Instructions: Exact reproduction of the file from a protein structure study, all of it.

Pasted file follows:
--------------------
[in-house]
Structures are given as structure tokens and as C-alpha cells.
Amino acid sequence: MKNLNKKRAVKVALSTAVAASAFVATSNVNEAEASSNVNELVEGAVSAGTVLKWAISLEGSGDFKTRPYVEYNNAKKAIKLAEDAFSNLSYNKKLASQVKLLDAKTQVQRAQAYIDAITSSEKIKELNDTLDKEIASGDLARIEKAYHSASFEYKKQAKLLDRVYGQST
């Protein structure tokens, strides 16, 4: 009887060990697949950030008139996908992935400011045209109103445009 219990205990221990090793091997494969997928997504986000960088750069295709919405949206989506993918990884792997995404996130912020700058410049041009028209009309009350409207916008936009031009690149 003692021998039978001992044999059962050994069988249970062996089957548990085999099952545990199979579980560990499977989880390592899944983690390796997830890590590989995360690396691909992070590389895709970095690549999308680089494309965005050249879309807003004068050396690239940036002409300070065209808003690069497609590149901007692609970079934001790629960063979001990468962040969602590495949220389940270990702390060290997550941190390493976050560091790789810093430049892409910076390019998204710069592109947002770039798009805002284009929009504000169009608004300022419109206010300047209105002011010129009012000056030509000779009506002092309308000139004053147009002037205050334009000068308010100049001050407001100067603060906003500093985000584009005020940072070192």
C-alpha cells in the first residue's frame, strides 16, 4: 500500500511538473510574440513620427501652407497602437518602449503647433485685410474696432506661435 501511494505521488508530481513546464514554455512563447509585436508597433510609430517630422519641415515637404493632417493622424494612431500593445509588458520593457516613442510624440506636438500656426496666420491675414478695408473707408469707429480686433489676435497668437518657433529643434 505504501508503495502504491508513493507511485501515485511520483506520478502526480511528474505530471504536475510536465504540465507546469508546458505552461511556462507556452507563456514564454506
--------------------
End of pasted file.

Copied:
[in-house]
Structures are given as structure tokens and as C-alpha cells.
Amino acid sequence: MKNLNKKRAVKVALSTAVAASAFVATSNVNEAEASSNVNELVEGAVSAGTVLKWAISLEGSGDFKTRPYVEYNNAKKAIKLAEDAFSNLSYNKKLASQVKLLDAKTQVQRAQAYIDAITSSEKIKELNDTLDKEIASGDLARIEKAYHSASFEYKKQAKLLDRVYGQST
């Protein structure tokens, strides 16, 4: 009887060990697949950030008139996908992935400011045209109103445009 219990205990221990090793091997494969997928997504986000960088750069295709919405949206989506993918990884792997995404996130912020700058410049041009028209009309009350409207916008936009031009690149 003692021998039978001992044999059962050994069988249970062996089957548990085999099952545990199979579980560990499977989880390592899944983690390796997830890590590989995360690396691909992070590389895709970095690549999308680089494309965005050249879309807003004068050396690239940036002409300070065209808003690069497609590149901007692609970079934001790629960063979001990468962040969602590495949220389940270990702390060290997550941190390493976050560091790789810093430049892409910076390019998204710069592109947002770039798009805002284009929009504000169009608004300022419109206010300047209105002011010129009012000056030509000779009506002092309308000139004053147009002037205050334009000068308010100049001050407001100067603060906003500093985000584009005020940072070192």
C-alpha cells in the first residue's frame, strides 16, 4: 500500500511538473510574440513620427501652407497602437518602449503647433485685410474696432506661435 501511494505521488508530481513546464514554455512563447509585436508597433510609430517630422519641415515637404493632417493622424494612431500593445509588458520593457516613442510624440506636438500656426496666420491675414478695408473707408469707429480686433489676435497668437518657433529643434 505504501508503495502504491508513493507511485501515485511520483506520478502526480511528474505530471504536475510536465504540465507546469508546458505552461511556462507556452507563456514564454506